Transcript: Journalist Andy Worthington on Guantanamo’s 10th anniversary
Transcript of remarks by Andy Worthington, independent journalist and author of “The Guantanamo Files,”at the New America Foundation’s panel on “Guantanamo Forever?” held on January 10, 2012:
“I was going to talk briefly about the men who are still held, who were approved for transfer by the task force that was established by President Obama – these 89 men. Because I think those are the people that we should all be able to agree need to be released, and we need to find a way to reach a point where that could happen.
“So these are men who – the task force consisted of career officials and lawyers from all the government departments, from the intelligence agencies, who have said we have no interest in holding these men forever. So they’re still held.
“Now two-thirds of those men are from Yemen, and the reason that they’re held is primarily because of the hysteria that greeted the arrest of a man called Umar Farouk Abdulmutallab, who tried to blow up a plane bound for Detroit on Christmas Day 2009.
“Actually these mandatory military detention provisions that were inserted into the National Defense Authorization Act have come from that same hysteria that arose.
“And if you can recall that period, this was a man who was read his Miranda rights, who was interrogated non-coercively by the FBI, and ended up a few months ago being successfully prosecuted and convicted. He spoke. He spoke openly without torture being used. But there were people in high position in the United States who wanted him to be sent to Guantanamo and want him to be waterboarded. The same cheerleaders for torture in Guantanamo who are still amongst us and still spreading this fire of un-American and unconstitutional message.
“And what happened as a result of the capture of this man and this hysteria was that those were people that demanded that prisoners were not be released to Yemen. And actually the president bowed to that criticism, and Congress has also later imposed restrictions on the right to release prisoners. So the Yemenis are stuck and we need to be able to say, ‘This is not acceptable not to release anyone to Yemen that the U.S. government doesn’t want to hold, because there’s some other unrelated incident involving a man who’s Nigerian but was recruited in Yemen. That doesn’t make sense.’ That is guilt by nationality, I think, and I think people would find that extremely unfair and should find that extremely unfair.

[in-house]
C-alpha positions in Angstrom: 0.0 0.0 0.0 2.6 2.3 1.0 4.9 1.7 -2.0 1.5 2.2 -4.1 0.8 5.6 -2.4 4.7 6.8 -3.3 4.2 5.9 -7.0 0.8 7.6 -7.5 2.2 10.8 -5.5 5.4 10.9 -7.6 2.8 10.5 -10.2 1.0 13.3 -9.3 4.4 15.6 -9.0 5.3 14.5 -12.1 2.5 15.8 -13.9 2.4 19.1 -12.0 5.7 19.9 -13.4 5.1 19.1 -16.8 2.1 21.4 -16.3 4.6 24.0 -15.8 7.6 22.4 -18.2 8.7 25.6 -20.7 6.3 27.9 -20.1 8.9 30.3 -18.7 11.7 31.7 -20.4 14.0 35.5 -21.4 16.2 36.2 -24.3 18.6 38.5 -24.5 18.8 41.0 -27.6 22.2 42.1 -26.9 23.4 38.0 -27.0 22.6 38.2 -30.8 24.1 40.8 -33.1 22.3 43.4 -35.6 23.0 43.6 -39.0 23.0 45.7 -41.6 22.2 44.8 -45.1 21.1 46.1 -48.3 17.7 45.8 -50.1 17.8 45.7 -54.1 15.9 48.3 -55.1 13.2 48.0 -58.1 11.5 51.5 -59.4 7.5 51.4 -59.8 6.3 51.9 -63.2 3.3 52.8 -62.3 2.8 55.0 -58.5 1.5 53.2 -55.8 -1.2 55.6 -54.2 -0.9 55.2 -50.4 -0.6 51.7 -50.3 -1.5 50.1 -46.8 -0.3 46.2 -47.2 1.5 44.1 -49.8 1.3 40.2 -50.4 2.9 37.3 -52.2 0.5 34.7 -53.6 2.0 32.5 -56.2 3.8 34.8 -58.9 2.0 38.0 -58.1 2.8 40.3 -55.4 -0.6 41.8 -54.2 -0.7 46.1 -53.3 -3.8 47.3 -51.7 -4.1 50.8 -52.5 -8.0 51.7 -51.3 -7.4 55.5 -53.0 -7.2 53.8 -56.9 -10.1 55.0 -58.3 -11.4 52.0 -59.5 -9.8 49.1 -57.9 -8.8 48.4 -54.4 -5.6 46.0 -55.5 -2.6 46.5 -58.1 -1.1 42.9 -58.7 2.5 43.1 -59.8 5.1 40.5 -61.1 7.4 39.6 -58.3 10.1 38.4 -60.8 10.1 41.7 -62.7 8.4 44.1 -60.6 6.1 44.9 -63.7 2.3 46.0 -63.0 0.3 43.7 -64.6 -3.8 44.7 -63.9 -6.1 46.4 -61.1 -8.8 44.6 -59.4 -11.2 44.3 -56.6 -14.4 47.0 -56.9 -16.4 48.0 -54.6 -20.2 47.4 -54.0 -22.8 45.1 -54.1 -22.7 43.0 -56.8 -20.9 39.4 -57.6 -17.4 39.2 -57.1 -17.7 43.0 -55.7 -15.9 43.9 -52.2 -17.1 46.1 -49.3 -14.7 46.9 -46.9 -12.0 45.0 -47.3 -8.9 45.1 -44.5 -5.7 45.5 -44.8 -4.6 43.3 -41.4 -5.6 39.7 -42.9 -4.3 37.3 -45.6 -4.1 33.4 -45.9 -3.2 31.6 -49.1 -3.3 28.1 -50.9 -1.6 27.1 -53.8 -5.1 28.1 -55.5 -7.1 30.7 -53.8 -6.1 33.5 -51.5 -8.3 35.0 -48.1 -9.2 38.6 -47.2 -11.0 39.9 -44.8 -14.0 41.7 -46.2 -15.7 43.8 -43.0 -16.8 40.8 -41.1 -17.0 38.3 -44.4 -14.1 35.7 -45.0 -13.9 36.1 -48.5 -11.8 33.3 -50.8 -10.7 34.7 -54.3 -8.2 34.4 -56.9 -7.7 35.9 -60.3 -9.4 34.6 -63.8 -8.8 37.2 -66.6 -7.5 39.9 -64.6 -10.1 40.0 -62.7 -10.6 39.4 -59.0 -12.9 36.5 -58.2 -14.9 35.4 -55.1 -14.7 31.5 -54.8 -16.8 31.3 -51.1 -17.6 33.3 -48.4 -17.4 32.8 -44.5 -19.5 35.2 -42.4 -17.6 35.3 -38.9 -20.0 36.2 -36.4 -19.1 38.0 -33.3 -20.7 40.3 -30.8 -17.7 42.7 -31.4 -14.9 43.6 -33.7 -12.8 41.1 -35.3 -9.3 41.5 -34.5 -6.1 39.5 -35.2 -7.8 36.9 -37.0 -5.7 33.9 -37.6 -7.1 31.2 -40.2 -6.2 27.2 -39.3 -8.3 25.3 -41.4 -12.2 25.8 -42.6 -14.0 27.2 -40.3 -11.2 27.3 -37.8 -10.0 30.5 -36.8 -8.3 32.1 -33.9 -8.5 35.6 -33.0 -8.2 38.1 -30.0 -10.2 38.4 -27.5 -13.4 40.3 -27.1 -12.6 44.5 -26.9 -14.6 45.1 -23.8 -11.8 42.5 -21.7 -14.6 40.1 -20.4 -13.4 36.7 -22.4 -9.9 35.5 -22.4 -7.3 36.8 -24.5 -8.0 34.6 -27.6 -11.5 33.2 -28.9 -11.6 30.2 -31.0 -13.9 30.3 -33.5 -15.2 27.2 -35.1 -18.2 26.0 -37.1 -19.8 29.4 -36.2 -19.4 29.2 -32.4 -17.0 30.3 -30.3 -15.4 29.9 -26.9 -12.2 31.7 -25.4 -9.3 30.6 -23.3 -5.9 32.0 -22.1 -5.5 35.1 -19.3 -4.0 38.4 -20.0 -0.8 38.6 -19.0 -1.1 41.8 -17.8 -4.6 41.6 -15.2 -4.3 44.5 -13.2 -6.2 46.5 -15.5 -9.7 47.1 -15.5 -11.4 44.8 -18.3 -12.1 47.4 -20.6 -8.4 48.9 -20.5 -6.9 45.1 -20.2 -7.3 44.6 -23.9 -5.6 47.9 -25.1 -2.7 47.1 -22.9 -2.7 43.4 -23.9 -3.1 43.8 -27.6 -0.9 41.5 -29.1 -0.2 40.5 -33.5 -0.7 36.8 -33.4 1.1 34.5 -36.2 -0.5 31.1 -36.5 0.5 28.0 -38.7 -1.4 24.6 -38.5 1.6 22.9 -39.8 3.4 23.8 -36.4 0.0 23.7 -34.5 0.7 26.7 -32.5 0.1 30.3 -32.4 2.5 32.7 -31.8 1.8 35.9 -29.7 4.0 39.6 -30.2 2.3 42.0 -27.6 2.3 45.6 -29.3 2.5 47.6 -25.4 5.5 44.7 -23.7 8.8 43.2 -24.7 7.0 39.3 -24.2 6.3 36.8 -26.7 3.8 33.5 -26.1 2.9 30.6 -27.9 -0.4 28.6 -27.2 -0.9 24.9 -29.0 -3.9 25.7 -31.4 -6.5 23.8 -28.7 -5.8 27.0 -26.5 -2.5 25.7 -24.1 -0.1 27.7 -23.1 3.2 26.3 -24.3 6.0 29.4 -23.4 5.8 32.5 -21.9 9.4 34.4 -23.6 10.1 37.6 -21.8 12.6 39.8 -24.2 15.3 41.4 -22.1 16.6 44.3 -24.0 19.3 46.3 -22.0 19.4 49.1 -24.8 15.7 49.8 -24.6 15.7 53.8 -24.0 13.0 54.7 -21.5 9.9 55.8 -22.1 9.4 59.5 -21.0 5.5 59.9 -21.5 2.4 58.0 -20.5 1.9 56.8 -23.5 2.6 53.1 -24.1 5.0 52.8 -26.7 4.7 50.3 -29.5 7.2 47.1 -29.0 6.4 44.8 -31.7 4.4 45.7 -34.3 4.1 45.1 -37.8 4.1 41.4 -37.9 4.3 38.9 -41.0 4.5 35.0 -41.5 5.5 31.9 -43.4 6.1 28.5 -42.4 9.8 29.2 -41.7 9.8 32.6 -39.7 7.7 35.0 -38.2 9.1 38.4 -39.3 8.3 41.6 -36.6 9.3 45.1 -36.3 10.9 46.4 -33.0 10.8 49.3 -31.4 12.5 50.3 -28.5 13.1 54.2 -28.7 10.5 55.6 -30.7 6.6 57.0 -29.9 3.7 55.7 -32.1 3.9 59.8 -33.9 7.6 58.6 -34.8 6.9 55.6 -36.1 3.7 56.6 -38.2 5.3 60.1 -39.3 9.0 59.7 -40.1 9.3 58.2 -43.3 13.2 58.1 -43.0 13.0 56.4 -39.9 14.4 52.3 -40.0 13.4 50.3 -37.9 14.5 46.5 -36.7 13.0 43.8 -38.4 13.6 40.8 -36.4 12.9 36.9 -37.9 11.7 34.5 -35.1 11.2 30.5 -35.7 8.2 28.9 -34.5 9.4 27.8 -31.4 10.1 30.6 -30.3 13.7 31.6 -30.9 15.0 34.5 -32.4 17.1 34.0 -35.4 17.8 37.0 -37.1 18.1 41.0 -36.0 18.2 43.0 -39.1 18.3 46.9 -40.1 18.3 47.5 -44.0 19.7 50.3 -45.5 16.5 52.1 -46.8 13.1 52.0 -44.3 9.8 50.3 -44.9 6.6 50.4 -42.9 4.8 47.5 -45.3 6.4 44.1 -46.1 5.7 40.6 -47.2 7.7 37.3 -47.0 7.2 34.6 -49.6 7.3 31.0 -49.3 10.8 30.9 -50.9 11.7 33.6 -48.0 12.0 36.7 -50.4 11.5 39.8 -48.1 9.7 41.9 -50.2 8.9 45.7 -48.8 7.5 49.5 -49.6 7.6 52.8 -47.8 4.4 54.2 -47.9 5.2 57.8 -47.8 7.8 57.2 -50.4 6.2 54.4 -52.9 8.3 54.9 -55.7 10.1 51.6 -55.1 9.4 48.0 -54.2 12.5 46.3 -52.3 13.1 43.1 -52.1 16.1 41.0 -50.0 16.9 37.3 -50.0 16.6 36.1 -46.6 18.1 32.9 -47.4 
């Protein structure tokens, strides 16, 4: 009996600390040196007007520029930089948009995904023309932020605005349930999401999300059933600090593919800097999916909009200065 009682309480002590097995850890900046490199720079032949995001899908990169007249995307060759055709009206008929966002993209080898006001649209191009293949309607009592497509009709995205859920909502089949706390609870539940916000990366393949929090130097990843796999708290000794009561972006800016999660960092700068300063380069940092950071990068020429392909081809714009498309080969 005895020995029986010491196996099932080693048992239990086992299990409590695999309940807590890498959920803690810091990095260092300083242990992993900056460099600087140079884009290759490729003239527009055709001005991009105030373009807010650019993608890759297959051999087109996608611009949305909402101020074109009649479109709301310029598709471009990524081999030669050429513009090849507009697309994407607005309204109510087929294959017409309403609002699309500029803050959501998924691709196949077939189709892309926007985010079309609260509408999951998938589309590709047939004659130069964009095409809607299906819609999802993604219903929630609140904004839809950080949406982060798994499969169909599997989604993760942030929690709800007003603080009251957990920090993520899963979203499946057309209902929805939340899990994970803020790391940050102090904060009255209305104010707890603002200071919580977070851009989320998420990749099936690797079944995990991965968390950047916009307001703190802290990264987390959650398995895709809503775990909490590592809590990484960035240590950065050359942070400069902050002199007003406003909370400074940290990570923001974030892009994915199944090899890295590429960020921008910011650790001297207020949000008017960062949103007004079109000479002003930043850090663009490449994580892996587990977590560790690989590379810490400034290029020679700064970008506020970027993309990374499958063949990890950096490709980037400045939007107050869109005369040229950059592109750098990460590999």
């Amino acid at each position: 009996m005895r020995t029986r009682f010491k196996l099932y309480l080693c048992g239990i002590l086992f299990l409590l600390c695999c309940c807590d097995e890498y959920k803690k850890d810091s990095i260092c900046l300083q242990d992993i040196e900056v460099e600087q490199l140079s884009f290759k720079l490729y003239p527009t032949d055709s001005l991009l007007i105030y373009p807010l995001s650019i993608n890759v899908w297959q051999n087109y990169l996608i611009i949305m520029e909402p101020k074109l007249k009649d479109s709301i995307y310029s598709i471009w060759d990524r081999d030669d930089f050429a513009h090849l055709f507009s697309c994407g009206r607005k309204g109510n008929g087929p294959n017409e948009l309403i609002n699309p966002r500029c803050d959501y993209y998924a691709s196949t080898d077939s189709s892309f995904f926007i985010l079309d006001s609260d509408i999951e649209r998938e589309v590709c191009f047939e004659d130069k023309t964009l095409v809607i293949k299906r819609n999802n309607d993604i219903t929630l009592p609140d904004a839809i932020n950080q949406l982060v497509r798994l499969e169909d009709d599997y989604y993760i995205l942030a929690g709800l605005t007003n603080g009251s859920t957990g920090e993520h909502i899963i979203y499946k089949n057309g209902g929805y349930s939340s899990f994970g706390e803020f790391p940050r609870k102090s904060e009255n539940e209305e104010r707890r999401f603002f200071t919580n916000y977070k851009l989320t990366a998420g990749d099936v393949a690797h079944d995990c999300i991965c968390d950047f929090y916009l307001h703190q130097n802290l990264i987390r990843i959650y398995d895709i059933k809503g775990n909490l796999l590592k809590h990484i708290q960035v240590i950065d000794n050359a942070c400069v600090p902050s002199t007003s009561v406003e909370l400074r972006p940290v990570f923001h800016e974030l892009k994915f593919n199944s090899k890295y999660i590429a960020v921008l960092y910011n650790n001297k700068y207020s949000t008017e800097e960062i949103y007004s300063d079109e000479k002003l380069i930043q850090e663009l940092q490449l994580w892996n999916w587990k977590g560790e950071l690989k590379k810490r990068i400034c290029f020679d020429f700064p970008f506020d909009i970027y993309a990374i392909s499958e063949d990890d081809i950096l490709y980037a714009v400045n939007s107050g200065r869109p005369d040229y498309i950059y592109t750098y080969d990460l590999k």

“We need to find a way to be able to put pressure on the government and on Congress to say, ‘You need to stop this kind of restriction.’
“The impositions that have been made by Congress on their release of prisoners, I think you know, ought to be shocking to Americans. The lawmakers have got together with great exceptions (referring to Rep. Jim Moran) – lawmakers have got together to exert these provisions that have said that the Defense Secretary must certify to Congress that if a prisoner is to be released to a country then he must be able to certify that that prisoner will not be able to engage in activities against the United States.
“Now I feel that that’s actually impossible to do, but I don’t think that’s even quite as bad as another twist that was added, which was lawmakers saying that the Defense Secretary must not release a prisoner – the government must not release a prisoner – if there’s a single alleged incident of recidivism – of somebody having returned to the battlefield or taking up actions against the United States – from a whole country. We’re back to the same issue of criminalizing the entire population of Yemen, guilt by nationality. The same thing is happening with entire countries.
“Now the analogy that I use for this is imagine – let’s take the state of color out of it. Let’s say that within the U.S. prison system somebody is released from prison to Colorado and commits a crime. And the lawmakers of this country get together and say, ‘In the future, no one must ever be released to the state of Colorado because of this one criminal.’ That’s the analogy. That’s the real analogy. And I think if that were to happen in the United States, people would understand that that was deeply unfair. But it’s one of these things that has happened with the way that hysteria has built up about Guantanamo.
“So I think those are the really big issues about how we start to work to secure the release of prisoners, and I think the Yemenis is the big case. To be able to say to elected representatives, ‘This is going to stay open forever – this prison – unless some action is taken.’ And there may be short-term political maneuverings that require people to not do anything about it in the short-term. The short-term becomes the long-term.
“And when history one day comes back to look on this period – when it’s presented in the history books that the United States government and Congress presided over a situation for years – years and years – in which people of the government didn’t want to hold remain held in the prison were not released, that’s not going to go down well. That is going to be a bad legacy.